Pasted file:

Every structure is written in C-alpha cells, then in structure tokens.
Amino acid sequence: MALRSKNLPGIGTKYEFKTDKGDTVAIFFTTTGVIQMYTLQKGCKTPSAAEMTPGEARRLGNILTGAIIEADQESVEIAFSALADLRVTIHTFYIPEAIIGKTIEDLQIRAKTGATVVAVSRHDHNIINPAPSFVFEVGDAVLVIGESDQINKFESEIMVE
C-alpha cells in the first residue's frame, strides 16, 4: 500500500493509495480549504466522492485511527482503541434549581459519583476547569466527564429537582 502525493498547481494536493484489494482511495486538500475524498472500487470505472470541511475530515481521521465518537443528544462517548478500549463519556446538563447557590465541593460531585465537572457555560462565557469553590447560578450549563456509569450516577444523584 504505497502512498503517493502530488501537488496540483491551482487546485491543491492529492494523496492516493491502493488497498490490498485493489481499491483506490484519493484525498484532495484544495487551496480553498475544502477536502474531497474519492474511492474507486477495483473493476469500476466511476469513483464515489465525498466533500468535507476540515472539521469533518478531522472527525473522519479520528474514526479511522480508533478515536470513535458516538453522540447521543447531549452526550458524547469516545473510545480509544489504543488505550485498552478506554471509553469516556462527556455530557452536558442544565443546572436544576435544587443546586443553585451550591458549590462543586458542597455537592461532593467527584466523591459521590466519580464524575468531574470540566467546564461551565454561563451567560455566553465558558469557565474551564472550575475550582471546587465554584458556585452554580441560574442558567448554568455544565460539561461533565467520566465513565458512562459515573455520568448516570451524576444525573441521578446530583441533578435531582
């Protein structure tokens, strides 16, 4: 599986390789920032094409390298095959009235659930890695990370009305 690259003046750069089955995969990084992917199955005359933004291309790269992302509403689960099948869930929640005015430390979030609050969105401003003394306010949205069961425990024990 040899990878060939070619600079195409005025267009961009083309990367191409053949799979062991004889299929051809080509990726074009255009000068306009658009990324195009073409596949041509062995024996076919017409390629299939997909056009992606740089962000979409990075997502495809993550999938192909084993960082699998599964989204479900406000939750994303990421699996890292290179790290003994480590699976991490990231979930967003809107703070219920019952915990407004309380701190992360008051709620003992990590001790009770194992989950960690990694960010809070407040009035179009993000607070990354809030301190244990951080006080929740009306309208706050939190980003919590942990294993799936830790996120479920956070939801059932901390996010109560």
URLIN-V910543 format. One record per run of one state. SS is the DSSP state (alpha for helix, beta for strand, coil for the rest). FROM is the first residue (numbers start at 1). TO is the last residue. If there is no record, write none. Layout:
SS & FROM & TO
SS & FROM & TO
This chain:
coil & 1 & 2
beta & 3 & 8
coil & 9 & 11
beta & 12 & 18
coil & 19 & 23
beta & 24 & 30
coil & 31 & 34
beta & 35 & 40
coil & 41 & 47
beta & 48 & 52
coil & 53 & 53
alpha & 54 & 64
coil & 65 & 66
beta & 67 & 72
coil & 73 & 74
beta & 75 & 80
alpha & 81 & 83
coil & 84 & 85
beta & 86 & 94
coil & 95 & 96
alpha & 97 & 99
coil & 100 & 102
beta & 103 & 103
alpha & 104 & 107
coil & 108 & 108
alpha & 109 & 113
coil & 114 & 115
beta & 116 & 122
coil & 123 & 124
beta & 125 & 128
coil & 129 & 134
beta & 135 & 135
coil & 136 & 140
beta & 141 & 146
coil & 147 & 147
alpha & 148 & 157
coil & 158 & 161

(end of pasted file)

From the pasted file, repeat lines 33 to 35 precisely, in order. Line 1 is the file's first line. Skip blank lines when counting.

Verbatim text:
coil & 108 & 108
alpha & 109 & 113
coil & 114 & 115